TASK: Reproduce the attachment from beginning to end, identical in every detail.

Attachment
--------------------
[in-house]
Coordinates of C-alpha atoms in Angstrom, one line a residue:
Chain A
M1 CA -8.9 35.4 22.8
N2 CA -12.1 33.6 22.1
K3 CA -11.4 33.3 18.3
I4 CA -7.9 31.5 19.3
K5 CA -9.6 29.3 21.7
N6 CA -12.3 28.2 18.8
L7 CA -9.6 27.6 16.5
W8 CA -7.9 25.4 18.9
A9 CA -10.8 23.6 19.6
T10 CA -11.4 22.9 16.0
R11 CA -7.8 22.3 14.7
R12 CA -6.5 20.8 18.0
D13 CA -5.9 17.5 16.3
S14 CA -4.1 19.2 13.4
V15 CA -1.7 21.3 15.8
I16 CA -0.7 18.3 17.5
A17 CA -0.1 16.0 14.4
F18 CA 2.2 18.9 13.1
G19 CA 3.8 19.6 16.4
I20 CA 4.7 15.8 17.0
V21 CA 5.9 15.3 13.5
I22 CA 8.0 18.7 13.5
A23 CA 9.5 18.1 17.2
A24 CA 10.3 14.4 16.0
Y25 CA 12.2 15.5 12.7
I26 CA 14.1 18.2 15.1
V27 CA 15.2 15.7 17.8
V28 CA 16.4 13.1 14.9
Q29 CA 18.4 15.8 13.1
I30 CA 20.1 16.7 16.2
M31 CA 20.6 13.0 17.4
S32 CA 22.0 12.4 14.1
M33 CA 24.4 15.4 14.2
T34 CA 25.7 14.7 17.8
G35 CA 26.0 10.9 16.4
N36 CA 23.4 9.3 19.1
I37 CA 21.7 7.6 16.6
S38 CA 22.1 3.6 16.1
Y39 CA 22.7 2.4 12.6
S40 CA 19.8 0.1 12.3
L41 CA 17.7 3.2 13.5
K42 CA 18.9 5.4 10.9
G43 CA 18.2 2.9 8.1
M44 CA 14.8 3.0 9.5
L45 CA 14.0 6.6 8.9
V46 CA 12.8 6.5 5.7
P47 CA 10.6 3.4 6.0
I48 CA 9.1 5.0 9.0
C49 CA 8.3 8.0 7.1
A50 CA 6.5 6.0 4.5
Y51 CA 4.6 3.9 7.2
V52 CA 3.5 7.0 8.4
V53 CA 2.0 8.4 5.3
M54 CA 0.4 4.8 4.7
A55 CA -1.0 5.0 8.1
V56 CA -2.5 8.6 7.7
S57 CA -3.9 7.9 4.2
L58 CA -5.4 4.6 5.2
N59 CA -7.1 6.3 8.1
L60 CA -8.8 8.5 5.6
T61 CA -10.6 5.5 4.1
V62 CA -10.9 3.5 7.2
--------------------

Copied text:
[in-house]
Coordinates of C-alpha atoms in Angstrom, one line a residue:
Chain A
M1 CA -8.9 35.4 22.8
N2 CA -12.1 33.6 22.1
K3 CA -11.4 33.3 18.3
I4 CA -7.9 31.5 19.3
K5 CA -9.6 29.3 21.7
N6 CA -12.3 28.2 18.8
L7 CA -9.6 27.6 16.5
W8 CA -7.9 25.4 18.9
A9 CA -10.8 23.6 19.6
T10 CA -11.4 22.9 16.0
R11 CA -7.8 22.3 14.7
R12 CA -6.5 20.8 18.0
D13 CA -5.9 17.5 16.3
S14 CA -4.1 19.2 13.4
V15 CA -1.7 21.3 15.8
I16 CA -0.7 18.3 17.5
A17 CA -0.1 16.0 14.4
F18 CA 2.2 18.9 13.1
G19 CA 3.8 19.6 16.4
I20 CA 4.7 15.8 17.0
V21 CA 5.9 15.3 13.5
I22 CA 8.0 18.7 13.5
A23 CA 9.5 18.1 17.2
A24 CA 10.3 14.4 16.0
Y25 CA 12.2 15.5 12.7
I26 CA 14.1 18.2 15.1
V27 CA 15.2 15.7 17.8
V28 CA 16.4 13.1 14.9
Q29 CA 18.4 15.8 13.1
I30 CA 20.1 16.7 16.2
M31 CA 20.6 13.0 17.4
S32 CA 22.0 12.4 14.1
M33 CA 24.4 15.4 14.2
T34 CA 25.7 14.7 17.8
G35 CA 26.0 10.9 16.4
N36 CA 23.4 9.3 19.1
I37 CA 21.7 7.6 16.6
S38 CA 22.1 3.6 16.1
Y39 CA 22.7 2.4 12.6
S40 CA 19.8 0.1 12.3
L41 CA 17.7 3.2 13.5
K42 CA 18.9 5.4 10.9
G43 CA 18.2 2.9 8.1
M44 CA 14.8 3.0 9.5
L45 CA 14.0 6.6 8.9
V46 CA 12.8 6.5 5.7
P47 CA 10.6 3.4 6.0
I48 CA 9.1 5.0 9.0
C49 CA 8.3 8.0 7.1
A50 CA 6.5 6.0 4.5
Y51 CA 4.6 3.9 7.2
V52 CA 3.5 7.0 8.4
V53 CA 2.0 8.4 5.3
M54 CA 0.4 4.8 4.7
A55 CA -1.0 5.0 8.1
V56 CA -2.5 8.6 7.7
S57 CA -3.9 7.9 4.2
L58 CA -5.4 4.6 5.2
N59 CA -7.1 6.3 8.1
L60 CA -8.8 8.5 5.6
T61 CA -10.6 5.5 4.1
V62 CA -10.9 3.5 7.2